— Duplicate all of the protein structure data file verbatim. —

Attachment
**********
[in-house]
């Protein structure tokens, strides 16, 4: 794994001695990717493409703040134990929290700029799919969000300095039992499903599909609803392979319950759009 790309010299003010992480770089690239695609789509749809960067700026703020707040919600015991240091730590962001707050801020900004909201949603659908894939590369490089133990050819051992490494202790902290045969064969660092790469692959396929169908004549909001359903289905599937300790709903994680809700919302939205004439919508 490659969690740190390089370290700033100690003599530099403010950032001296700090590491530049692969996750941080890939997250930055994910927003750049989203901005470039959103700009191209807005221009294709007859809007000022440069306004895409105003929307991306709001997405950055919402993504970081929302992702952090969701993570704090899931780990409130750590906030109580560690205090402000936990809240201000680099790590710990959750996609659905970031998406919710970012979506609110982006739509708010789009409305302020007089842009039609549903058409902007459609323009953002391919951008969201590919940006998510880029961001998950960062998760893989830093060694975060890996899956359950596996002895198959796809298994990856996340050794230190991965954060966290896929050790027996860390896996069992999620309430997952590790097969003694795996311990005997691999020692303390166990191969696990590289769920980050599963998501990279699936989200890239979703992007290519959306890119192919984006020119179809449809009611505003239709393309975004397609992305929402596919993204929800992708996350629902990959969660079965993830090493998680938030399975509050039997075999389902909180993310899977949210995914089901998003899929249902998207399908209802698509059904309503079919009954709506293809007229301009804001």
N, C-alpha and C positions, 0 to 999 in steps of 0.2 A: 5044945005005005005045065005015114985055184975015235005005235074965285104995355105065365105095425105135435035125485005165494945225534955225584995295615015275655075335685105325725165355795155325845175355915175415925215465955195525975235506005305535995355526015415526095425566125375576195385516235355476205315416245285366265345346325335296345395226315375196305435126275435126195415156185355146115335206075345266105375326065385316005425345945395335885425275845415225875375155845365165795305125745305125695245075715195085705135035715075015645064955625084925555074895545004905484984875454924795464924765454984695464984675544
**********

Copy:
[in-house]
């Protein structure tokens, strides 16, 4: 794994001695990717493409703040134990929290700029799919969000300095039992499903599909609803392979319950759009 790309010299003010992480770089690239695609789509749809960067700026703020707040919600015991240091730590962001707050801020900004909201949603659908894939590369490089133990050819051992490494202790902290045969064969660092790469692959396929169908004549909001359903289905599937300790709903994680809700919302939205004439919508 490659969690740190390089370290700033100690003599530099403010950032001296700090590491530049692969996750941080890939997250930055994910927003750049989203901005470039959103700009191209807005221009294709007859809007000022440069306004895409105003929307991306709001997405950055919402993504970081929302992702952090969701993570704090899931780990409130750590906030109580560690205090402000936990809240201000680099790590710990959750996609659905970031998406919710970012979506609110982006739509708010789009409305302020007089842009039609549903058409902007459609323009953002391919951008969201590919940006998510880029961001998950960062998760893989830093060694975060890996899956359950596996002895198959796809298994990856996340050794230190991965954060966290896929050790027996860390896996069992999620309430997952590790097969003694795996311990005997691999020692303390166990191969696990590289769920980050599963998501990279699936989200890239979703992007290519959306890119192919984006020119179809449809009611505003239709393309975004397609992305929402596919993204929800992708996350629902990959969660079965993830090493998680938030399975509050039997075999389902909180993310899977949210995914089901998003899929249902998207399908209802698509059904309503079919009954709506293809007229301009804001």
N, C-alpha and C positions, 0 to 999 in steps of 0.2 A: 5044945005005005005045065005015114985055184975015235005005235074965285104995355105065365105095425105135435035125485005165494945225534955225584995295615015275655075335685105325725165355795155325845175355915175415925215465955195525975235506005305535995355526015415526095425566125375576195385516235355476205315416245285366265345346325335296345395226315375196305435126275435126195415156185355146115335206075345266105375326065385316005425345945395335885425275845415225875375155845365165795305125745305125695245075715195085705135035715075015645064955625084925555074895545004905484984875454924795464924765454984695464984675544